• Offers data redundancy and security – Data Center hosting is backed by a redundant power source and has highly developed fire prevention systems to keep the data safe, which can be an issue with most cloud providers who use shared infrastructure.
  • Provides greater control over how your data will be used.
  • Lower risk of downtime because it operates its own hardware and does not depend on another provider’s servers for storage or processing capability – this means that you’re less likely to experience outages caused by other customers’ usage patterns since there are no sharing facilities when using these services.
  • Data Centers provide better uptime and more stability when compared to cloud hosting.
  • The data center is on-site, so the latency will be lower than a cloud provider’s data centers which are located somewhere else, meaning that there would be less lag time between your device and the server.

Disadvantages of Data Centers:

  • More expensive in general due to their private nature – This means you may need to spend upwards of $1000/month for them, whereas a good quality shared cloud plan can cost as low as $20-$30 per month with some providers like Google Cloud or Amazon Web Services (AWS).
  • Less flexible because they typically have strict terms for usage that leave no room for customization.
  • Lack of data portability. If you want to switch providers, then your data would need to be transferred, and it’s not a quick or easy process that can take days depending on the size and complexity of the transfer project.
  • They are more complex than cloud hosting, so they require a lot more knowledge and experience for maintenance tasks like backups.
  • Data Centers may not offer redundancy, which means that all the data will be lost if there is an outage on their location.

Advantages of Cloud:

  • The most obvious and immediate advantage is the flexibility it offers.
  • Cloud hosting options are more affordable than data center costs, ranging from $400 per month with some providers like Google Cloud or Amazon Web Services (AWS).
  • They can be scaled up quickly without any downtime as long as there is enough capacity available on the cloud provider’s side. This allows companies to accommodate sudden surges in traffic by adding another server automatically instead of waiting days for a new one to arrive at their doorstep.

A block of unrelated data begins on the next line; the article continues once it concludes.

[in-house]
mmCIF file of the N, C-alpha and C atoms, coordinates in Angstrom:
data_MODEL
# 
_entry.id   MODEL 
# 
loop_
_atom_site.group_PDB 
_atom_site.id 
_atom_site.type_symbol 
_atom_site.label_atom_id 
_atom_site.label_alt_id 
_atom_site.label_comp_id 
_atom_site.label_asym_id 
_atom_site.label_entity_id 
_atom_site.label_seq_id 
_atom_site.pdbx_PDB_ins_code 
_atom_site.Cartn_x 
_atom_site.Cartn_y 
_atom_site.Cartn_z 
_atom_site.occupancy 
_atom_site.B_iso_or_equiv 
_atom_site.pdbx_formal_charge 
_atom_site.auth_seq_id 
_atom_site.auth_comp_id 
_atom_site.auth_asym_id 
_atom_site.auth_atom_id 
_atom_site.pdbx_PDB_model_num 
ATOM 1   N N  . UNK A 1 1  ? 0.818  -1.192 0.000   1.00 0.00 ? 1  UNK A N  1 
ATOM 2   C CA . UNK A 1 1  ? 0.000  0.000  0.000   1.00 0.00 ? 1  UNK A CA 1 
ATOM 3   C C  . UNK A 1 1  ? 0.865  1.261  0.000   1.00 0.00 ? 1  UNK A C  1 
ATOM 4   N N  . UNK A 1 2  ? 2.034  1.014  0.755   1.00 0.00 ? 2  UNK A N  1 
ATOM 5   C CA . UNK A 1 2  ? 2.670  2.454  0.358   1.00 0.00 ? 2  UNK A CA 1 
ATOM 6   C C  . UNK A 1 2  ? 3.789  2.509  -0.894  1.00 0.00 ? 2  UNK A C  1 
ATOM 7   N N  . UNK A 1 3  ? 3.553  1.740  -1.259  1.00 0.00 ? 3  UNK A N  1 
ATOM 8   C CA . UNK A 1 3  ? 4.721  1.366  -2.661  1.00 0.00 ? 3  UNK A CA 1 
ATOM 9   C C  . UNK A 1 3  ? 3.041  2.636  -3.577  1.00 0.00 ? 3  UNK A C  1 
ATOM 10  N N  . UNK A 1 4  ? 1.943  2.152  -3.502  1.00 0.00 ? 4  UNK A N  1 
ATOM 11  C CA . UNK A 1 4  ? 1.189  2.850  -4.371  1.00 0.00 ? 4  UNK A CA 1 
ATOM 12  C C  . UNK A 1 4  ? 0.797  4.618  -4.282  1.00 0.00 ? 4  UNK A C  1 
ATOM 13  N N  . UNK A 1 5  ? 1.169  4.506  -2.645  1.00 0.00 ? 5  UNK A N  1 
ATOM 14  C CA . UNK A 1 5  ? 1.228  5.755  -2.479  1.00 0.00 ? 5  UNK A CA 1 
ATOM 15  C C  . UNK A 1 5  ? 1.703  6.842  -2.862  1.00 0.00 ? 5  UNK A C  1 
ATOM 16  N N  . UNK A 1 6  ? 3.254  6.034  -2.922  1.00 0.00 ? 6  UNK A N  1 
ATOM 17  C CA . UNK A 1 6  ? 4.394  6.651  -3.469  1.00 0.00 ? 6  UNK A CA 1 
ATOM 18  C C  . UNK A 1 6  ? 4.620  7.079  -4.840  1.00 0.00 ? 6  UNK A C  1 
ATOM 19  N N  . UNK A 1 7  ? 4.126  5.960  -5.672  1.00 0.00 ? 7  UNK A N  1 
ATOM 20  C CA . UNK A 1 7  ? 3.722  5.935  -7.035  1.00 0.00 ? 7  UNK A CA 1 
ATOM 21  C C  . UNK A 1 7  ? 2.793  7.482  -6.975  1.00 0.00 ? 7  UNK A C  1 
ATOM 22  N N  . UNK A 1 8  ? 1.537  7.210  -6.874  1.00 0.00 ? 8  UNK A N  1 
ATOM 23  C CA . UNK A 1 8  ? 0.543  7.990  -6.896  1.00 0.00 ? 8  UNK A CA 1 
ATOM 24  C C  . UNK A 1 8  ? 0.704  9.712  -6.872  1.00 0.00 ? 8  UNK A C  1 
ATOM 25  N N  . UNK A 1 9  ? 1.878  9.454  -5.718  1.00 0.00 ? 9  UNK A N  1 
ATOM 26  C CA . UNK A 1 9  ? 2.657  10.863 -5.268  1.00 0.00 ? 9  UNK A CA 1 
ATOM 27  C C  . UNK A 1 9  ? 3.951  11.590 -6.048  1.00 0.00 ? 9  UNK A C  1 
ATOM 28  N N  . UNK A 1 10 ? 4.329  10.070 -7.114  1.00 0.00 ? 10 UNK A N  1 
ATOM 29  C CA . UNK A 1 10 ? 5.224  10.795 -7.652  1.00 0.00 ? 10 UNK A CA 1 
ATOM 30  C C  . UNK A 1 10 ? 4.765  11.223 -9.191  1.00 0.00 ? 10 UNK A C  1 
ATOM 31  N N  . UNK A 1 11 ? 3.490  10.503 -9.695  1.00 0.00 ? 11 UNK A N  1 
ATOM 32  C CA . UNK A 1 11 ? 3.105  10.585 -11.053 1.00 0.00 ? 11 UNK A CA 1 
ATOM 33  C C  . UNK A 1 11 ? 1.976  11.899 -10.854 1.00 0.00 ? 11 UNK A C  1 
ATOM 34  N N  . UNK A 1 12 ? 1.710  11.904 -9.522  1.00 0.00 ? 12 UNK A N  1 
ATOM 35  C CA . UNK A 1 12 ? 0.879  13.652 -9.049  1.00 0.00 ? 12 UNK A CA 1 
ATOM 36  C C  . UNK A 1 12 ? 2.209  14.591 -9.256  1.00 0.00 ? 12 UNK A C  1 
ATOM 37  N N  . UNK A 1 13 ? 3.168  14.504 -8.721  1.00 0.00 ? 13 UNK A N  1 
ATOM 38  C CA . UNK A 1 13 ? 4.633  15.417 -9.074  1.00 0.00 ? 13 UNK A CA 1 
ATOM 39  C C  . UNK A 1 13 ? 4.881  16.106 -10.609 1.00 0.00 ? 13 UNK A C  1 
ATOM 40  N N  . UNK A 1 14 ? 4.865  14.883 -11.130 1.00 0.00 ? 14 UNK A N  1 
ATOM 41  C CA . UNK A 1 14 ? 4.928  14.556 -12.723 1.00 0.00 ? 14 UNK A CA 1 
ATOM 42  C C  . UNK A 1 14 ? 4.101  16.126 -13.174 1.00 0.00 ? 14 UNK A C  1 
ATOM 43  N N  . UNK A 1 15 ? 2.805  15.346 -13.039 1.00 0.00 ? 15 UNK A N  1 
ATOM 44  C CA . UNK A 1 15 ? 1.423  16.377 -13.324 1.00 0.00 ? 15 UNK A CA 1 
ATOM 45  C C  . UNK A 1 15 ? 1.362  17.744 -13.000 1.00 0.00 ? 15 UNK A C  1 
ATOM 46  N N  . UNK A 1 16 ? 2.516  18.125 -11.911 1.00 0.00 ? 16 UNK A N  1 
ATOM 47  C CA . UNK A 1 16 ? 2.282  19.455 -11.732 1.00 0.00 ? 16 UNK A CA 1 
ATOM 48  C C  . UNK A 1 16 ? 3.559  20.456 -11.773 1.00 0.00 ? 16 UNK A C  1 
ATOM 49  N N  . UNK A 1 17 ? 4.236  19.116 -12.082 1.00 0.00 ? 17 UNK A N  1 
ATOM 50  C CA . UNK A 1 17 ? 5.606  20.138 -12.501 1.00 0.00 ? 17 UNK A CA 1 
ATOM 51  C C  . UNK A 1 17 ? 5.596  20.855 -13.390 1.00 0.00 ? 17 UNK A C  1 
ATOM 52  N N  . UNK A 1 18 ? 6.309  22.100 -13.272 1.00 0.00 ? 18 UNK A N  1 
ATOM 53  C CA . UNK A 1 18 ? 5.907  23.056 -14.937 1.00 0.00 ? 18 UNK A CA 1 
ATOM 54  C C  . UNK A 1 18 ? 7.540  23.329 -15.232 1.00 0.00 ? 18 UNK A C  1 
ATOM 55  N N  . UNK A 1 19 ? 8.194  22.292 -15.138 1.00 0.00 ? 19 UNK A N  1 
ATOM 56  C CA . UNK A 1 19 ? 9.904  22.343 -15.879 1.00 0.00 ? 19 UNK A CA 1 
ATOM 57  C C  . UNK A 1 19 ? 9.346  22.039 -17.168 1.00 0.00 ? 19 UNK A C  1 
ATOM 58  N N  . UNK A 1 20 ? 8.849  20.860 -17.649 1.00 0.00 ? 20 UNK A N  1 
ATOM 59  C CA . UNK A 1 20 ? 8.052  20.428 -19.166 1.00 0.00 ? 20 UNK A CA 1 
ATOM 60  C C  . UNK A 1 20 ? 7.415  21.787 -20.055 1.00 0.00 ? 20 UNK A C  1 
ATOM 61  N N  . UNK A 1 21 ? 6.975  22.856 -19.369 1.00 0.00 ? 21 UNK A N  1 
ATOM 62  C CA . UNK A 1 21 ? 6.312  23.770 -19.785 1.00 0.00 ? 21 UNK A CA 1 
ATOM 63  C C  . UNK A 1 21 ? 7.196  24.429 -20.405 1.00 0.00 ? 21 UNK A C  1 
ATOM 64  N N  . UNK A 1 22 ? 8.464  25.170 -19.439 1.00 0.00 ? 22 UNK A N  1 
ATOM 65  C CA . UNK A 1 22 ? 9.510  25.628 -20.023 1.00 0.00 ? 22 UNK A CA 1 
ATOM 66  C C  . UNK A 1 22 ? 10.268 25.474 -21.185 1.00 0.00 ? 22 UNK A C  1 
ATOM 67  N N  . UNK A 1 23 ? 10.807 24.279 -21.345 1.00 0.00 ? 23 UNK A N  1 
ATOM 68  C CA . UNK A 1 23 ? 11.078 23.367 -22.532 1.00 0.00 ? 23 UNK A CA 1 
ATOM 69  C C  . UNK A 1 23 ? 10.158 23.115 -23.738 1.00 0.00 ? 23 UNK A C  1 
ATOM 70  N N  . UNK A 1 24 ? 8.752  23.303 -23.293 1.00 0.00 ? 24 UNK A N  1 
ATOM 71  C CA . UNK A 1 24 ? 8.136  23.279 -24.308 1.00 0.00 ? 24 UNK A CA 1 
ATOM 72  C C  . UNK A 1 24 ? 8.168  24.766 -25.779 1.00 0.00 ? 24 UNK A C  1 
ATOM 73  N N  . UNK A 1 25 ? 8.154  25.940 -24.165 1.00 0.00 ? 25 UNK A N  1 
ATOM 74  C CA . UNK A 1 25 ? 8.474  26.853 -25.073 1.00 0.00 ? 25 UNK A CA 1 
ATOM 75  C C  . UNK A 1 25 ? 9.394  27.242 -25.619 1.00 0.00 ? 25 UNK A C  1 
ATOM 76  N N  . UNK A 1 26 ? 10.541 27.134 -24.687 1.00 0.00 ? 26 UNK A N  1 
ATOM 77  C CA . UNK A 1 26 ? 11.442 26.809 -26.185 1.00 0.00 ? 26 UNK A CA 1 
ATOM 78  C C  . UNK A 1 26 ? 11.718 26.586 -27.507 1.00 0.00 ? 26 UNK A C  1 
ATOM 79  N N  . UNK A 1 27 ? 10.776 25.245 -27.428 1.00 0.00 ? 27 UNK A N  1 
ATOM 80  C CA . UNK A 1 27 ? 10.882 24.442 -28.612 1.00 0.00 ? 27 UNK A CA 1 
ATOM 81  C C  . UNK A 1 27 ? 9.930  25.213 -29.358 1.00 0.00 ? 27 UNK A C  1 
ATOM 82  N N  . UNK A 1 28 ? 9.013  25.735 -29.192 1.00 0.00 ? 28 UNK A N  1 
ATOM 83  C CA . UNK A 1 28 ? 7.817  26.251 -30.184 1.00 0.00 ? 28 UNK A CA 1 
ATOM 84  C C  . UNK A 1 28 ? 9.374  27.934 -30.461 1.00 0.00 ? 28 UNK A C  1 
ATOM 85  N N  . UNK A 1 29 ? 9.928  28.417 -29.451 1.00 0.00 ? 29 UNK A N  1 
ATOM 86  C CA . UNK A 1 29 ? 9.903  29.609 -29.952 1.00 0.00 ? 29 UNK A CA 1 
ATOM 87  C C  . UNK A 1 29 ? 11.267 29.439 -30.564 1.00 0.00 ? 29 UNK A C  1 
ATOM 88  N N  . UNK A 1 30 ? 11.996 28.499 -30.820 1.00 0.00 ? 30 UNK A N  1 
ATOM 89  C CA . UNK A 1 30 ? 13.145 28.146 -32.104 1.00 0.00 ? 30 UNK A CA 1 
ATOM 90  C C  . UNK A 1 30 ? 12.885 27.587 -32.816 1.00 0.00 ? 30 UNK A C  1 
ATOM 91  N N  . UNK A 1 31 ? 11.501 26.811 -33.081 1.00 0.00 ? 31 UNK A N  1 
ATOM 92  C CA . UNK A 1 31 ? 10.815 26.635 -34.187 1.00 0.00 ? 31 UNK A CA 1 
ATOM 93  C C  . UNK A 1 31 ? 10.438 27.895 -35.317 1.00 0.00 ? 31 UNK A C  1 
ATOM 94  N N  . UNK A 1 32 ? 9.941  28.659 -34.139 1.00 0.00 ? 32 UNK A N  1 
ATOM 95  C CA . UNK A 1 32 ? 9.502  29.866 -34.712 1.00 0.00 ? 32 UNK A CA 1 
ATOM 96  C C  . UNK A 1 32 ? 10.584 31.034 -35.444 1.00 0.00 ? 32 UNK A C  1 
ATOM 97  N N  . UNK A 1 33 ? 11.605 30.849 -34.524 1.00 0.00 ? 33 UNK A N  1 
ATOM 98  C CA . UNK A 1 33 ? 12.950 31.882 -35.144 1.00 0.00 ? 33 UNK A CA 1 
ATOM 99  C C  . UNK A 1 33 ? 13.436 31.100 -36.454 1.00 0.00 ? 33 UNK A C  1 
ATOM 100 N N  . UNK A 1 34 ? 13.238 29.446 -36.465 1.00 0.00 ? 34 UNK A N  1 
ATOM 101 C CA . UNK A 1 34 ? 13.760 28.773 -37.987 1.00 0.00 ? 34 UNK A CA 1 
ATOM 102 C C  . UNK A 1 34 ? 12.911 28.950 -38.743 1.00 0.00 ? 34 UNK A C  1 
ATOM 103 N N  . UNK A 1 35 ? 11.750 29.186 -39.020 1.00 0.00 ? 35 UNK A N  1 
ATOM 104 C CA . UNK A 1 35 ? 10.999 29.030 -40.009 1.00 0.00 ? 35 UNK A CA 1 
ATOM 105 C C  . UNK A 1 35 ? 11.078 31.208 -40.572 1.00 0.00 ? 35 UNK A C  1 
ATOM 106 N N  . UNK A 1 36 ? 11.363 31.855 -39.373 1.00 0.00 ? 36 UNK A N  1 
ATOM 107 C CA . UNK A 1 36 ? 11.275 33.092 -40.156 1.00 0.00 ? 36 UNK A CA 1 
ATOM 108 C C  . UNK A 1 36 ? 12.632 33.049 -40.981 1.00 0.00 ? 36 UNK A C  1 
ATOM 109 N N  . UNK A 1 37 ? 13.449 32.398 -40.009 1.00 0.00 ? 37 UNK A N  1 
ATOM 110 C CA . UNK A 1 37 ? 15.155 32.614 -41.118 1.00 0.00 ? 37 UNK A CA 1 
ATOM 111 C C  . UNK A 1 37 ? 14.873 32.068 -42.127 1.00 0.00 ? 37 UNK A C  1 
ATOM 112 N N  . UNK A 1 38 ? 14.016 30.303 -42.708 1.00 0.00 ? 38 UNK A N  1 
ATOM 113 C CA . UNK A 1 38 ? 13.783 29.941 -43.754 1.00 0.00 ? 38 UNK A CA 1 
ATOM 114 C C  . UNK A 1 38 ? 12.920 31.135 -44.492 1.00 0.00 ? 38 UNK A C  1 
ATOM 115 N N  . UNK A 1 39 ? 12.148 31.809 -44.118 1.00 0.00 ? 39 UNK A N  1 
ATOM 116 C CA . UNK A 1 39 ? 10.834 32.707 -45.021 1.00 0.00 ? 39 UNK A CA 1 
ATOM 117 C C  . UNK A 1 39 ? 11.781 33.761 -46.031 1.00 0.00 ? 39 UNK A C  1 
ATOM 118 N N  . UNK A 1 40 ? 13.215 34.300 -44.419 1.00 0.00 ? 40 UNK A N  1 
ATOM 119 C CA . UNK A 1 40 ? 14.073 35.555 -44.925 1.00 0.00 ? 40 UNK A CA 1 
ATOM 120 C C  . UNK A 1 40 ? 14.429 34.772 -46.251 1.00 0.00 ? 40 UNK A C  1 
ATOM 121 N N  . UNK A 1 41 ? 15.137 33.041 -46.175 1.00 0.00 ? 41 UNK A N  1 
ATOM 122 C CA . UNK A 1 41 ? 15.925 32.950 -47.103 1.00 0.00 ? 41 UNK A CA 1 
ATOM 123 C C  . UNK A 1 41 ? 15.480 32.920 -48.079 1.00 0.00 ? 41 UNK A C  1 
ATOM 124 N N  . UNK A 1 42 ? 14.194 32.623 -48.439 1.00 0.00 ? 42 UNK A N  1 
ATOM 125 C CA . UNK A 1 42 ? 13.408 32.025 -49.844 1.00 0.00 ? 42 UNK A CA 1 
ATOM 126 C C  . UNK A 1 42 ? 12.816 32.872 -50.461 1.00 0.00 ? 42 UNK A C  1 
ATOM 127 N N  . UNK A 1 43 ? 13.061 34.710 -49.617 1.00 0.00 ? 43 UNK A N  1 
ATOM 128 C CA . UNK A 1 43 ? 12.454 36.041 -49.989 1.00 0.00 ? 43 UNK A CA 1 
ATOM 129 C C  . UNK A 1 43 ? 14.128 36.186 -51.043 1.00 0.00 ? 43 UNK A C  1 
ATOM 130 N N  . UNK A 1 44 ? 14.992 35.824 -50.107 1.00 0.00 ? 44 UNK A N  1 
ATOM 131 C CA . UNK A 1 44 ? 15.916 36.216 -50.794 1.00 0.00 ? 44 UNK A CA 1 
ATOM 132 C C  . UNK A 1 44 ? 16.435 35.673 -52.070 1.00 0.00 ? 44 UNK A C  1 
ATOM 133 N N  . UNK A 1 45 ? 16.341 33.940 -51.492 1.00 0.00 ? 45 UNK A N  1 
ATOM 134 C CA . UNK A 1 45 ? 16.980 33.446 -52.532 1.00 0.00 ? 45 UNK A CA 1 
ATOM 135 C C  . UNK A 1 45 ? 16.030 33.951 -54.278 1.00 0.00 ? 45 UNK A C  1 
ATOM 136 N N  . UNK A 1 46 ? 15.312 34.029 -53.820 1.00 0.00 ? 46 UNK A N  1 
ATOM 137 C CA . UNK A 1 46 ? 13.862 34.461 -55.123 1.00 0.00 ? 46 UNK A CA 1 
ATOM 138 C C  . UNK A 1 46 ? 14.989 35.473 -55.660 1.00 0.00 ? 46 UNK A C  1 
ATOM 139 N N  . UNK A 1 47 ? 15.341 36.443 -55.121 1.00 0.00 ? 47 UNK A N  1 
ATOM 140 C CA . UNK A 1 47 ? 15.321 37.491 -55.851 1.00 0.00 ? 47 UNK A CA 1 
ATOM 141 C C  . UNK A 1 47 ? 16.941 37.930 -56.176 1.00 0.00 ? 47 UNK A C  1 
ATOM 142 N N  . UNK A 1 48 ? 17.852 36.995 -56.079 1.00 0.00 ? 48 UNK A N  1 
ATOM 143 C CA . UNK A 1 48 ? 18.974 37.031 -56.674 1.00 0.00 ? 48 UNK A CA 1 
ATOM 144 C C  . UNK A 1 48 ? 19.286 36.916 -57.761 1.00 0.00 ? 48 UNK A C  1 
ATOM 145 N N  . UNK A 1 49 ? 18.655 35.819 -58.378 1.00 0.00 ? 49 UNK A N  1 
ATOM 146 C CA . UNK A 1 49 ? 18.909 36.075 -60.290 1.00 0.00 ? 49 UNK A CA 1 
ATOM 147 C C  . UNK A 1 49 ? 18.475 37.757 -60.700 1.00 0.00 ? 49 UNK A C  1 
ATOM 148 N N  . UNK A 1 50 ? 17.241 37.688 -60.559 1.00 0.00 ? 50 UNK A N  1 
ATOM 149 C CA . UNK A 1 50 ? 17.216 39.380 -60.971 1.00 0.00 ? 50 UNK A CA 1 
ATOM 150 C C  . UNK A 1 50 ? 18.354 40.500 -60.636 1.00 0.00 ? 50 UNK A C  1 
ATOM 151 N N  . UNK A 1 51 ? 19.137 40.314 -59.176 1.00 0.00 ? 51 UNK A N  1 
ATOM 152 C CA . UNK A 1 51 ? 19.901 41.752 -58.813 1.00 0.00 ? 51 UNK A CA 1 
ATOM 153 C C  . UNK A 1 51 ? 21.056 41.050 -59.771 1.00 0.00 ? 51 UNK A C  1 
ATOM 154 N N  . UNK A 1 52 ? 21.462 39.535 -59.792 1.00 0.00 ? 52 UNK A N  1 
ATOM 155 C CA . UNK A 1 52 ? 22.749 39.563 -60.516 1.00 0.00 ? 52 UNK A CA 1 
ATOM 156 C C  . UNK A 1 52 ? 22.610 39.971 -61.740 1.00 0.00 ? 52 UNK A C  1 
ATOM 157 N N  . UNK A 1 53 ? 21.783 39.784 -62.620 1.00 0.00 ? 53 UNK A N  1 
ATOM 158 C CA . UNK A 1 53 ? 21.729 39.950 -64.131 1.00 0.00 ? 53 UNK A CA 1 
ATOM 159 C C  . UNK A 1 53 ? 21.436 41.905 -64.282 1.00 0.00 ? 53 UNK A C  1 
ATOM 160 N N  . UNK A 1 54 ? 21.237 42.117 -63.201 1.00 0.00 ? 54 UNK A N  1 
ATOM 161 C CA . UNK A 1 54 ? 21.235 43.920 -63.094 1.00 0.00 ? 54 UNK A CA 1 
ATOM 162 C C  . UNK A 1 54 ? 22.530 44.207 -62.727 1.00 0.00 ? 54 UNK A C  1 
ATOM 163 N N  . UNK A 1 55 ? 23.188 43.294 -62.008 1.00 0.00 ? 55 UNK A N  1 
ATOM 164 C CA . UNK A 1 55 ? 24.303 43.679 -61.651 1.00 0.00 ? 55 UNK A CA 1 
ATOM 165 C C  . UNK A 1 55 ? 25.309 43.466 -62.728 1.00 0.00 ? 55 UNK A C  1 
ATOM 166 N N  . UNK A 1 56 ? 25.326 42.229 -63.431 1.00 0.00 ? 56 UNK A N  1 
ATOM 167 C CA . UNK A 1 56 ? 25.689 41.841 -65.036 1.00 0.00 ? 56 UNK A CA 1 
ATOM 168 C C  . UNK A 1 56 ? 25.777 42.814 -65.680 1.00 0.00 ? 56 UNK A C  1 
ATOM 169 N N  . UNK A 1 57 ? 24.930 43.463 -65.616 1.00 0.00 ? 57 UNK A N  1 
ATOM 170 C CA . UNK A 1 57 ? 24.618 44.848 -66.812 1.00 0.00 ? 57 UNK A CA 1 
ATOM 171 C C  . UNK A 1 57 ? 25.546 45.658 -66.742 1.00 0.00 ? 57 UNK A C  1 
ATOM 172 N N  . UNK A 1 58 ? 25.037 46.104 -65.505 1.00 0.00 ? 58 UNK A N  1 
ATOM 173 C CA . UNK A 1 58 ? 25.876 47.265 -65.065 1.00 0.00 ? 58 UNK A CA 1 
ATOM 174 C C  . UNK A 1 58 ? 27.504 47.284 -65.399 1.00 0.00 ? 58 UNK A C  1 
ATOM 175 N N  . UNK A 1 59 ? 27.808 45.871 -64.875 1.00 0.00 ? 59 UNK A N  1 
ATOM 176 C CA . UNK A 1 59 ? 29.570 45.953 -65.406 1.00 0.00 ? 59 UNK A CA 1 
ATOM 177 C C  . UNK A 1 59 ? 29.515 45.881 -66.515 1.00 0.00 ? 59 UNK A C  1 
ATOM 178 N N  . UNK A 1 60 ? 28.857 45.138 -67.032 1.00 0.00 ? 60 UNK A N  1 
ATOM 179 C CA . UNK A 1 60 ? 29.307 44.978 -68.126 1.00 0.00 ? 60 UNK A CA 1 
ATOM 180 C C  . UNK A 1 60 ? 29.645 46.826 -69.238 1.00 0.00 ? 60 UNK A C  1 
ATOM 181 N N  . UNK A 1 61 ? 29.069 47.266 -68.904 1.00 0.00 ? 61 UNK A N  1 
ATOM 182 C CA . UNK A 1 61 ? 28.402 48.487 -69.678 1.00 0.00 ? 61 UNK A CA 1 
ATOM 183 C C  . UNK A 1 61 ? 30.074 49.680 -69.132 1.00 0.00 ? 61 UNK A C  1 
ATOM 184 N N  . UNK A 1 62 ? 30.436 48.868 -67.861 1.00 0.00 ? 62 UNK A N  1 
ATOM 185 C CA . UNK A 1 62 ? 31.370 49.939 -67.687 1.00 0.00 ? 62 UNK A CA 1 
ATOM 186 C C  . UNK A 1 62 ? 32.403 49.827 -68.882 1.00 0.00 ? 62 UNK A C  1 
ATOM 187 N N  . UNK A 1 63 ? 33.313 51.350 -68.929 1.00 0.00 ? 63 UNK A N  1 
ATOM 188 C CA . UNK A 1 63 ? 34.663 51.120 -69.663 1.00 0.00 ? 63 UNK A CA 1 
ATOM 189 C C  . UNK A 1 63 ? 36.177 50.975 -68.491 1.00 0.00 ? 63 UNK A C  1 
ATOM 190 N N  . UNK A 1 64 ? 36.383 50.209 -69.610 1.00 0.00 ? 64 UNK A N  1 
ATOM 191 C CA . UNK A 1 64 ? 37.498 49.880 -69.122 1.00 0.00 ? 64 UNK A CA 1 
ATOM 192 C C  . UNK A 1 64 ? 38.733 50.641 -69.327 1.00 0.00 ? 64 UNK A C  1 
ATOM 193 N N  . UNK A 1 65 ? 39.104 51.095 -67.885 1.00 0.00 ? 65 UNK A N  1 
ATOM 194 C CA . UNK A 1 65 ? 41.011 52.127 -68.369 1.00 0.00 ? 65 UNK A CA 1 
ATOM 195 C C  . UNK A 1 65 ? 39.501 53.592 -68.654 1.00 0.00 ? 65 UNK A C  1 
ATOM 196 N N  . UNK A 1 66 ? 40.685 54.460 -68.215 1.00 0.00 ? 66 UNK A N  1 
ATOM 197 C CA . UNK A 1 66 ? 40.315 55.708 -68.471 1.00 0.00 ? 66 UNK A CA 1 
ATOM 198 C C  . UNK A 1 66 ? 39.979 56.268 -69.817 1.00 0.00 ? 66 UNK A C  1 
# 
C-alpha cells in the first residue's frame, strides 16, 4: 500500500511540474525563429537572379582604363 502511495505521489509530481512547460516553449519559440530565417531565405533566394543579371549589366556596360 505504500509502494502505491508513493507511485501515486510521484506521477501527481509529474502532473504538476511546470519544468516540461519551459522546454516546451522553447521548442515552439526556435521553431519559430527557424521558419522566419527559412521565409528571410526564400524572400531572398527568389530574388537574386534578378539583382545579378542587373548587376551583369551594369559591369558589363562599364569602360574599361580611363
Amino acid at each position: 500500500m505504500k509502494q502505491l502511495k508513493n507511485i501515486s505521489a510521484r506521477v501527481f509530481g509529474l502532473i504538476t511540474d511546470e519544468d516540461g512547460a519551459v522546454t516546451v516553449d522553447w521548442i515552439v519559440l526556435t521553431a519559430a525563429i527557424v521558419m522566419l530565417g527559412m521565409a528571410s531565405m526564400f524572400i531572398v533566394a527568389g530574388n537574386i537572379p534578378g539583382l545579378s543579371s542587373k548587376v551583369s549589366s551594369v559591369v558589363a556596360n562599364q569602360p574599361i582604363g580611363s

• Data moves seamlessly between servers, so data loss due to an outage will not affect all your content and information; only stored locally will be affected. If something goes wrong with one storage node, data will seamlessly move to the other node.
  • Startup friendly – new companies can start cheap by starting with low storage capacities and scaling up as needed.

Disadvantages of Cloud Hosting:

  • The Cloud has fundamental limitations on the amount of data and resources stored, which means you need to decide in advance what your needs are. If you want to store more data than is available with one provider, you may have to find a different service altogether.
  • When using virtual machines for cloud hosting, it’s important not to overestimate how many users will use them at any given time because this could lead to an overage – paying for capacity that was never needed.
  • While a significant advantage of the Cloud is its ability to move data when needed seamlessly, this can also be disadvantageous. Data stored in one location becomes more vulnerable because all the information is situated on one node.

To help you get started, here is a cloud hosting selection offering optimal sets of server resources, while providing the best services in terms of performance, features, and pricing.

You can check them out below:

What is the difference between Data Center and Cloud computing?

A data center is an on-site physical location that houses the hardware needed to store, access, and process data.

Cloud hosting services are a form of cloud computing where servers aren’t housed in one centralized data center but instead spread across multiple locations.

This means you need to decide in advance what your needs are. If you want to store more data than one provider, you will need to migrate to another provider.

Other advantages include having direct control over software updates or installations and having users share processing power when there’s not enough demand for all equipment (i.e. during off-hours).

The Cloud also offers scalability – making adjusting capacity easier without any downtime if necessary – while at the same time being more cost-effective.